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Nor dim nor red, like God's own head,
The glorious Sun uprist :
Then all averred, I had killed the bird
That brought the fog and mist.
'Twas right, said they, such birds to slay,
That bring the fog and mist.

But when the fog cleared off, they jus. tify the sameand thus make them selves accom, plices in the crime.

The fair breeze blew, the white foam flew,
The furrow* stream'd off free:
We were the first that ever burst
Into that silent sea.

The fair breeze continues; the ship enters the Pacific Ocean and sails northward, even till it reaches the Line,

Down dropt the breeze, the sails dropt

down, 'Twas sad as sad could be ; And we did speak only to break. The silence of the sea!

The ship hath been suddenly becalmed.

* In the former edition the line was,

The furrow. follow'd free; ..

but I had not been long on board a ship, before I perceived that this was the image as seen by a spectator from the shore, or from another vessel. From the ship itself the Wake appears like a brook flowing off from the stern..

[graphic]

All in a hot and copper sky,
The bloody Sun, at noon,
Right up above the mast did stand,
No bigger than the Moon.

Day after day, day after day,
We stuck, nor breath nor motion,
As idle as a painted ship
Upon a painted ocean.

And the Albatross begins to be avenged.

Water, water, every where,
And all the boards did shrink;
Water water, every where,
Nor any drop to drink.

The very deep did rot: 0 Christ!
That ever this should be!
Yea, slimy things did crawl with legs
Upon the slimy sea.

About, about, in reel and rout
The death-fires danced at night;
The water, like a witch's oils,
Burnt green, and blue and white.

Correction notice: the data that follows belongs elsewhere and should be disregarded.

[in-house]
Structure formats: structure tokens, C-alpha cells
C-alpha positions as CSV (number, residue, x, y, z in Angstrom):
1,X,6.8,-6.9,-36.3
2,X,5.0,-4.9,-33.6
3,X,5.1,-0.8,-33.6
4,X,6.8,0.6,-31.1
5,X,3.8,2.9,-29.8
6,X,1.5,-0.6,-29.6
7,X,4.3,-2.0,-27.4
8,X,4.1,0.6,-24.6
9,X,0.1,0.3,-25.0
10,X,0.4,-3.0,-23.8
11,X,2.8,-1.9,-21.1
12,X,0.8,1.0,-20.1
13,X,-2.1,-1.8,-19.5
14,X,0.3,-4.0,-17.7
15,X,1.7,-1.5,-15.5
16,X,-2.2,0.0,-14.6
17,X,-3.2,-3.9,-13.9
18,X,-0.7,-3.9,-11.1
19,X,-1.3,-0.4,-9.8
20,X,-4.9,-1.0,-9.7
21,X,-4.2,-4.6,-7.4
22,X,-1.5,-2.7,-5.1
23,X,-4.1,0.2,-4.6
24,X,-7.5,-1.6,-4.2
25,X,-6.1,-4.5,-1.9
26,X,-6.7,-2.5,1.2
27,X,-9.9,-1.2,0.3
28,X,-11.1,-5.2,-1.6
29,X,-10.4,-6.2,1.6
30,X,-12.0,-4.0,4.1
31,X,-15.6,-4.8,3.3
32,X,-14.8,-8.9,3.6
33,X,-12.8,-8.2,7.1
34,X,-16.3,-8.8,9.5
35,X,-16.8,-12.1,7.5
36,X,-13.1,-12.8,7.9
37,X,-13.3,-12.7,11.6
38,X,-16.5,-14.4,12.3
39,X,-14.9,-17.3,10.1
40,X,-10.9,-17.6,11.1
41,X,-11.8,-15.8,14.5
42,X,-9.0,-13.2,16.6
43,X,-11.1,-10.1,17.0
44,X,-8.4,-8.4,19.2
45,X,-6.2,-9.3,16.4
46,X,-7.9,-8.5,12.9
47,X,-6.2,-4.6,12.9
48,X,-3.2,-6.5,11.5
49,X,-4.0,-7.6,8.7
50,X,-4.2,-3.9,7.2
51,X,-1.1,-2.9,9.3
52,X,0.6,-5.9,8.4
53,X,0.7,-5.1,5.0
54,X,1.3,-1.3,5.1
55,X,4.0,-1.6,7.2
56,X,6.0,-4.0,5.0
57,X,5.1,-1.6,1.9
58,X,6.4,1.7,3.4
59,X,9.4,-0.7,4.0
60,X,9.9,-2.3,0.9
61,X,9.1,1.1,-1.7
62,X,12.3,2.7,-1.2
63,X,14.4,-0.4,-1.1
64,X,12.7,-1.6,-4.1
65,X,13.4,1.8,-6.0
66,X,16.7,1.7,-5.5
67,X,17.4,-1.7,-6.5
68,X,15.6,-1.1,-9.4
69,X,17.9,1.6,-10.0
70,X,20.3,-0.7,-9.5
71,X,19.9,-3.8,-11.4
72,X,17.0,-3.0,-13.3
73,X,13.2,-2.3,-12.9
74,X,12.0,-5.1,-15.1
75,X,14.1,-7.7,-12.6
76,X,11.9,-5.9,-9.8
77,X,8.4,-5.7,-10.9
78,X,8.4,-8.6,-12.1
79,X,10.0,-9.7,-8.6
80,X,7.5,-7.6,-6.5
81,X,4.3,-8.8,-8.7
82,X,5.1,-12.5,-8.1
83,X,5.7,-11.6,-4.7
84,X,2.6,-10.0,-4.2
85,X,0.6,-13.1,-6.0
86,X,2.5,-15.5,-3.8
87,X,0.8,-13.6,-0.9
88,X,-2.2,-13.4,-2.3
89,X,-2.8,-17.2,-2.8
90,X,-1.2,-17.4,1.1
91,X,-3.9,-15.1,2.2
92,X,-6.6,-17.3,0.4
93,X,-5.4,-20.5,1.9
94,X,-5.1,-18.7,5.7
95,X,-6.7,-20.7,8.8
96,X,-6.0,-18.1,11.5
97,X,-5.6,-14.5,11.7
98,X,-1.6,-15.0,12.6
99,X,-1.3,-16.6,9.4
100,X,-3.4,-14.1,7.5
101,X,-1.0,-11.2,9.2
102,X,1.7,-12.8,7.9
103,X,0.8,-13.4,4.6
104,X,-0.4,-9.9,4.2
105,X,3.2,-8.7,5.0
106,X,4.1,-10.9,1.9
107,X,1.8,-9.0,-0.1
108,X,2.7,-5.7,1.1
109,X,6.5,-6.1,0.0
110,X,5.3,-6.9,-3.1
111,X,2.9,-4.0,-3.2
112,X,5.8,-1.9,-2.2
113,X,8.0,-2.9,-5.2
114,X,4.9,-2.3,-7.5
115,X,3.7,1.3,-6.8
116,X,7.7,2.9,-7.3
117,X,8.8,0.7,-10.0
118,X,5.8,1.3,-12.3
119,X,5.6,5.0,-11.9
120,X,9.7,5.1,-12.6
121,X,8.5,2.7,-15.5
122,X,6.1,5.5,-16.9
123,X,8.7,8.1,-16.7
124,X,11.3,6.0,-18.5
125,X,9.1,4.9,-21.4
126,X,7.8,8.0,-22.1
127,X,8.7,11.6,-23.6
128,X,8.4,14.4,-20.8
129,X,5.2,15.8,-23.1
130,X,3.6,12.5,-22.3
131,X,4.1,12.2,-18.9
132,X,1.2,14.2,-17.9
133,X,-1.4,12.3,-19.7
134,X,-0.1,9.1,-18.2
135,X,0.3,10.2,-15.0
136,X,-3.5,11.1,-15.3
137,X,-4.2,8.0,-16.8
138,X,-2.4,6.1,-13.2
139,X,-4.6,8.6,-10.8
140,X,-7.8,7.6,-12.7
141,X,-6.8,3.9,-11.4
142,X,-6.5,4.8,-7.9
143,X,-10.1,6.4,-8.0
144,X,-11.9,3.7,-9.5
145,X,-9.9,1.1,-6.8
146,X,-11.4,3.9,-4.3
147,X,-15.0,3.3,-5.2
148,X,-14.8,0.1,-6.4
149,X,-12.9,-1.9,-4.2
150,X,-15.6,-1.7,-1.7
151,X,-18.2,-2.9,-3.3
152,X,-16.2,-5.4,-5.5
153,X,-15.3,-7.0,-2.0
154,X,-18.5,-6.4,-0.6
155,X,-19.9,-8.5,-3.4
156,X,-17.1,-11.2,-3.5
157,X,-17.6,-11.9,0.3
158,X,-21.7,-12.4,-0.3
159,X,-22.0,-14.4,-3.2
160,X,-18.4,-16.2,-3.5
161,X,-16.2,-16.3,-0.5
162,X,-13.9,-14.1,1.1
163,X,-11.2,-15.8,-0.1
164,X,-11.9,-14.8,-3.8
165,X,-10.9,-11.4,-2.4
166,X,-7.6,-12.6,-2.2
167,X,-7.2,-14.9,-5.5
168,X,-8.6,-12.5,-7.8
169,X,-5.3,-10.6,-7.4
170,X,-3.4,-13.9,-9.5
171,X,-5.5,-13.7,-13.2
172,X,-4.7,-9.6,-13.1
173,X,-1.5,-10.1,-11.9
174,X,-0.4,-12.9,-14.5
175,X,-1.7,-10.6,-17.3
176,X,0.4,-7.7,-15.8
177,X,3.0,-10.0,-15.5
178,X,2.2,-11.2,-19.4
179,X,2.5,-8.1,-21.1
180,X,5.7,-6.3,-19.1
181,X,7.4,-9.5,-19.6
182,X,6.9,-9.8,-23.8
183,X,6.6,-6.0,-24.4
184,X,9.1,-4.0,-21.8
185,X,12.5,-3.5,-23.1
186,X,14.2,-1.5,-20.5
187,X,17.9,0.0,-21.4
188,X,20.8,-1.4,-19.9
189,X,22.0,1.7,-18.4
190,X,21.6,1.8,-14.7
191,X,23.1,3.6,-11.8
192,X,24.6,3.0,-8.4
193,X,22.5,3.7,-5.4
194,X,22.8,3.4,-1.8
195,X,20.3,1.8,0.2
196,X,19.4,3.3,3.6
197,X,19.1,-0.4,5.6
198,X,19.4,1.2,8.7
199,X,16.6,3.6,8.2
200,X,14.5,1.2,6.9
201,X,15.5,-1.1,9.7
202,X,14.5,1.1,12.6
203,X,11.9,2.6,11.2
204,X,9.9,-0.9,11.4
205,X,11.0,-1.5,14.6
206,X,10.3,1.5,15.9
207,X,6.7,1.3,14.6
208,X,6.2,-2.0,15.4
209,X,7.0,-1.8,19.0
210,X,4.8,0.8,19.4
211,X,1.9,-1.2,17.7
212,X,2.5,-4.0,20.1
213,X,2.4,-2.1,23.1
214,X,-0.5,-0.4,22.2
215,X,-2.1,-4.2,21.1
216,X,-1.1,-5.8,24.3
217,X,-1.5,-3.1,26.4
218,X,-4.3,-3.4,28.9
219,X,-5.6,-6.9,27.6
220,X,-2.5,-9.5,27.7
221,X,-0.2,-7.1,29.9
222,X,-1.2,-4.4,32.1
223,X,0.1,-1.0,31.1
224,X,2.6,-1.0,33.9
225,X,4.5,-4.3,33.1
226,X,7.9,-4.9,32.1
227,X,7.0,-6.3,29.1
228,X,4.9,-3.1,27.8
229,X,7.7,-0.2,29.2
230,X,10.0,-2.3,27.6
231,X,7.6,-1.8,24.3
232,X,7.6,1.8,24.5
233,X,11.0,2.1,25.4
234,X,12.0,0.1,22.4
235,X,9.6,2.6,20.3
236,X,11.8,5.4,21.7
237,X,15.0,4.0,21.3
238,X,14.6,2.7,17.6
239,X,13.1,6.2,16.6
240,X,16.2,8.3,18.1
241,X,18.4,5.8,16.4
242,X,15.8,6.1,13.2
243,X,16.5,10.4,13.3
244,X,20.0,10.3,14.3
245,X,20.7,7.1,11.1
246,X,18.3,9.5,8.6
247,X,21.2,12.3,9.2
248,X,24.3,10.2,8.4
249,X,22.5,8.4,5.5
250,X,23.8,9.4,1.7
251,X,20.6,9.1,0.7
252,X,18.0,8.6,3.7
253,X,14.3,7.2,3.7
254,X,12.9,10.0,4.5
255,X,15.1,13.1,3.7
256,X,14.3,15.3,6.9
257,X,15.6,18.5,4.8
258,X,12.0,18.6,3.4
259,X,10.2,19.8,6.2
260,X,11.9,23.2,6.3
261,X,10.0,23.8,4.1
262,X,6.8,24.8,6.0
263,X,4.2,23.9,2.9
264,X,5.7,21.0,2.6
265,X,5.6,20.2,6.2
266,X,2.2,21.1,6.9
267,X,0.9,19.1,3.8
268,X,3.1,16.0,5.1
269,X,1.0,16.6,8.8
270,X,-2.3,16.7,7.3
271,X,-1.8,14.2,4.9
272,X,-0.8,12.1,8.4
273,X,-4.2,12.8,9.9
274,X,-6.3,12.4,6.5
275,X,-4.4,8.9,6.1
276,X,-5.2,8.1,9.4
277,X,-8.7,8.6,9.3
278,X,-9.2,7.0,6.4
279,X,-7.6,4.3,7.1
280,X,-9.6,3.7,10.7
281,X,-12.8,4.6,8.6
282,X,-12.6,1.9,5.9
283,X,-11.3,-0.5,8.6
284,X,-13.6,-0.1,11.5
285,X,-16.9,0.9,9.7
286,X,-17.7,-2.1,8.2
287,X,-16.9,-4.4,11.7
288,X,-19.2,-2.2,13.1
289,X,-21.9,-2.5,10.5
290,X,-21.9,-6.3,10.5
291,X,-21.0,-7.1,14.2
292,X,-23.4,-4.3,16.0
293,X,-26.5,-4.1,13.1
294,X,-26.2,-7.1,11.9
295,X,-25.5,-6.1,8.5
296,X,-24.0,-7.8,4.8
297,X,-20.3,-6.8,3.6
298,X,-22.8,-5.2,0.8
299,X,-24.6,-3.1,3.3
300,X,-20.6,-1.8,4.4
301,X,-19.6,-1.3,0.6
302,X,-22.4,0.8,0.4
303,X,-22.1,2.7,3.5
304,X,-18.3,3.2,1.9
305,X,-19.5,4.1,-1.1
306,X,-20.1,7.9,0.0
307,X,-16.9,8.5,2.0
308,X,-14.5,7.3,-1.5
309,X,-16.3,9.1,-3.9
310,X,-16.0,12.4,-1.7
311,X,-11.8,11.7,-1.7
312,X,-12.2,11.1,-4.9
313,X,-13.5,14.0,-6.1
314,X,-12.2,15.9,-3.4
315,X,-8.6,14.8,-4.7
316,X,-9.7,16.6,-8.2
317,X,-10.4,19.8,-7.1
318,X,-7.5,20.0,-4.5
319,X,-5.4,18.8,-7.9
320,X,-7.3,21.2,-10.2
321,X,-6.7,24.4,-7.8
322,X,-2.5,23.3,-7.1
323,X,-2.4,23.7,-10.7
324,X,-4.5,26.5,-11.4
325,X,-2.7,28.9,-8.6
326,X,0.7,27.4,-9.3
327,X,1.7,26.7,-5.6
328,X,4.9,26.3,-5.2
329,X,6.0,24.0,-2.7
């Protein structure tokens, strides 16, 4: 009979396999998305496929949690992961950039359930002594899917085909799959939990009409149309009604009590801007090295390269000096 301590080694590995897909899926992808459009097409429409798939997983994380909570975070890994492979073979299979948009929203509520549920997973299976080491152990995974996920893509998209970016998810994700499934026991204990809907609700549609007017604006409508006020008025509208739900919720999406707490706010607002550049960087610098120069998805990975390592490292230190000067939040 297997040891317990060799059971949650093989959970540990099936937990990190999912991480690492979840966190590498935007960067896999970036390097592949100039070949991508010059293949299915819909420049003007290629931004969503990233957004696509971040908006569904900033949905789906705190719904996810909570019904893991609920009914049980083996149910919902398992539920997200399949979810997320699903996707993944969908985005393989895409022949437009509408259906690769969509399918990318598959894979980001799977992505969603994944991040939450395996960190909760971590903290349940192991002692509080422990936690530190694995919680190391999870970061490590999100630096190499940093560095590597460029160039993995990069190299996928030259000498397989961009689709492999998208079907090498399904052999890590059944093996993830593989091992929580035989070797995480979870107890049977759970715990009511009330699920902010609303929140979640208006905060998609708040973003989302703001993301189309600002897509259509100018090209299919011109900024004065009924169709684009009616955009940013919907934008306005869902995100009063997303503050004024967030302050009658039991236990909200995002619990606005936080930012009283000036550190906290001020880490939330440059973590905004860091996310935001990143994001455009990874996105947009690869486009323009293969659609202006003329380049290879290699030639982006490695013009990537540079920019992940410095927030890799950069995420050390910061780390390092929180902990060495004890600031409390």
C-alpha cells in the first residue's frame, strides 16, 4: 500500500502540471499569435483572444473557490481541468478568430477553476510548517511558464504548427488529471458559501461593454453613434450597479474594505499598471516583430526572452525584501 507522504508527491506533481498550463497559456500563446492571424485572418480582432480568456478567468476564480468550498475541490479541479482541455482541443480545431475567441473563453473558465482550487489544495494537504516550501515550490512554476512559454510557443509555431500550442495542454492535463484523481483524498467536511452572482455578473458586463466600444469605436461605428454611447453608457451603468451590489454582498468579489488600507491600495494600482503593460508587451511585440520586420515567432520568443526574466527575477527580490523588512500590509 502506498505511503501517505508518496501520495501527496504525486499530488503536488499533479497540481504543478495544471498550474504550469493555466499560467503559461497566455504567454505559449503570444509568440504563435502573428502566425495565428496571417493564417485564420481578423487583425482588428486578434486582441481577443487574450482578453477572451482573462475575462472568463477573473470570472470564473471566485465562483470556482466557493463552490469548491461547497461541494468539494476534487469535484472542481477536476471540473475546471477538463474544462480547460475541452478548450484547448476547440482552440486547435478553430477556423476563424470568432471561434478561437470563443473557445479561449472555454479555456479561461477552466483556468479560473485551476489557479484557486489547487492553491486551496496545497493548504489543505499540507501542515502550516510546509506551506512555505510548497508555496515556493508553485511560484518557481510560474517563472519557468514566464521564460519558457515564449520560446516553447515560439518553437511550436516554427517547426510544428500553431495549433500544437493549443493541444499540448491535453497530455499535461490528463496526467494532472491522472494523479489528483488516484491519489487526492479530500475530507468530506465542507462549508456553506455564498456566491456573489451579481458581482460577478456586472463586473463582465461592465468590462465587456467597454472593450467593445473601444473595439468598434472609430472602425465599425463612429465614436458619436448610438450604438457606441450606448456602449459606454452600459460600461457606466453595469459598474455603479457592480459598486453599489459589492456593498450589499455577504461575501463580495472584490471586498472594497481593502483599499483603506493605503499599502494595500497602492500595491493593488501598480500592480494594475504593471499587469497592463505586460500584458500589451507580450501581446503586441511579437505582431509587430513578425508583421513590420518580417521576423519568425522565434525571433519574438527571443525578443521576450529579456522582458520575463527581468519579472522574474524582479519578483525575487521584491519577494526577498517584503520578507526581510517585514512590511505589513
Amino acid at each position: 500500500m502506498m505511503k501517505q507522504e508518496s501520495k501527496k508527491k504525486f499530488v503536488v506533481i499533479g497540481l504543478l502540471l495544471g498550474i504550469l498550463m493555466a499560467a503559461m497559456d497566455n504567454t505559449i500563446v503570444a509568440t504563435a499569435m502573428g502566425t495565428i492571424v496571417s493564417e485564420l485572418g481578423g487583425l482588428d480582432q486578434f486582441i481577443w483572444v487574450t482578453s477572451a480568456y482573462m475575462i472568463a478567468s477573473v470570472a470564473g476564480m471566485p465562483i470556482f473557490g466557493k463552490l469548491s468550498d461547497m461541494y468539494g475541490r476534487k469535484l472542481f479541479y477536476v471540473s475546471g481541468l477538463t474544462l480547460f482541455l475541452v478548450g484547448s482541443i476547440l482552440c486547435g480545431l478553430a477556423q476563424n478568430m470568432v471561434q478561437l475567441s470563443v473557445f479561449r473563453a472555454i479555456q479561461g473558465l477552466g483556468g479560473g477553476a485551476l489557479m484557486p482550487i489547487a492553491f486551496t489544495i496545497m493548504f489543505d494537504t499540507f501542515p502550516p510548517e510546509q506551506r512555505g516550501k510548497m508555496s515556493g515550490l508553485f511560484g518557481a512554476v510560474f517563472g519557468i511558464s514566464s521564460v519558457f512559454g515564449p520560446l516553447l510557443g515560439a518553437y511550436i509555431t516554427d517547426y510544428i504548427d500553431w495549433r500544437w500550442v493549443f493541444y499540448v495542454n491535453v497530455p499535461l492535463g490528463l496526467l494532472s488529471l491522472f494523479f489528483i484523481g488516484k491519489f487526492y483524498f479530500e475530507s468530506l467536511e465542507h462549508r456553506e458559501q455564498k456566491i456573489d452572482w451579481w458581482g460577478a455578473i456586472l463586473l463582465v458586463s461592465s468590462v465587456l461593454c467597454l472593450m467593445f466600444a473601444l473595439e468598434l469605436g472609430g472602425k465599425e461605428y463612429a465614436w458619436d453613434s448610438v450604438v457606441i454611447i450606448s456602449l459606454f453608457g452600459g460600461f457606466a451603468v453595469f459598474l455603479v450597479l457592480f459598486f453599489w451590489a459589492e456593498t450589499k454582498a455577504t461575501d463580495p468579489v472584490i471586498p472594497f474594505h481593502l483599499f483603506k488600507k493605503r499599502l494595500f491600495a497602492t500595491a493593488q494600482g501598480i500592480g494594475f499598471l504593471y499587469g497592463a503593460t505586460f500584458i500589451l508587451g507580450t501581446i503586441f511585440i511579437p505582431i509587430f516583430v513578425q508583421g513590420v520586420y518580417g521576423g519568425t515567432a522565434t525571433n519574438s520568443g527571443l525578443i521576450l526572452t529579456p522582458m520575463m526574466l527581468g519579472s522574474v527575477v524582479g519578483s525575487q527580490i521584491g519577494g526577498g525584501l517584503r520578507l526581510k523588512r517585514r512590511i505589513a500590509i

And some in dreams assured were

A spirit had

followed Of the spirit that plagued us so :

them; one of

the invisible Nine fathom deep he had followed us

inhabitants of From the land of mist and snow.

this planet, neither de

parted souls And every tongue, through utter drought,

nor angels ;

concerning Was wither'd at the root ;

whom the

learned Jew, We could not speak, no more than if

Josephus, and

the Platonic We had been choak’d with soot.

Constantinopolitan, Mic

chael Psellus, may be consulted. They are very numerous, and there is no climate or element without one or more.

Ah! well a-day! what evil looks

The ship

mates, in Had I from old and young!

their sore Instead of the cross, the Albatross

distress,

would fain About my neck was hung.

throw the whole guilt

on the ancient Mariner: in sign whereof they hang the dead sea-bird round his neck.

THE RIME OF THE ANCIENT MARINER.

PART THE THIRD. I

There passed a weary time. Each throat
Was parched, and glazed each eye.
A weary time! a weary time!

How glazed each weary eye!
The ancient When looking westward, I beheld
Mariner be-
holdeth a sign A something in the sky. .
in the ele-
ment afar off.

· At first it seem'd a little speck,
And then it seem'd a mist :
It moved and moved, and took at last
A certain shape, I wist. ,

A speck, a mist, a shape, I wist !
And still it near’d and near’d :
And as if it dodged a water-sprite,
It plunged and tack'd and veer'd.

With throat unslack'd, with black lips

baked,
We could nor laugh nor wail; www .
Through utter drought all dumb we stood !
I bit my arm, I sucked the blood,
And cried, A sail ! a sail !

At its nearer approach, it seemeth him to be a ship; and at a dear ransom he freeth his speech from the bonds of thirst.

With throat unslacked, with black lips

baked,
Agape they heard me call :
Gramercy! they for joy did grin,
And all at once their breath drew in,
As they were drinking all.

A flash of joy.

See ! see! (I cried) she tacks no more !
Hither to work us weal;
Without a breeze, without a tide,
She steddies with upright keel!

And horror follows. For can it be a ship that comes onward without wind or tide?

The western wave was all a-flame.
The day was well nigh done! .
Almost upon the western wave
Rested the broad bright Sun; ' ' '
When that strange shape drove suddenly
Betwixt us and the Sun.

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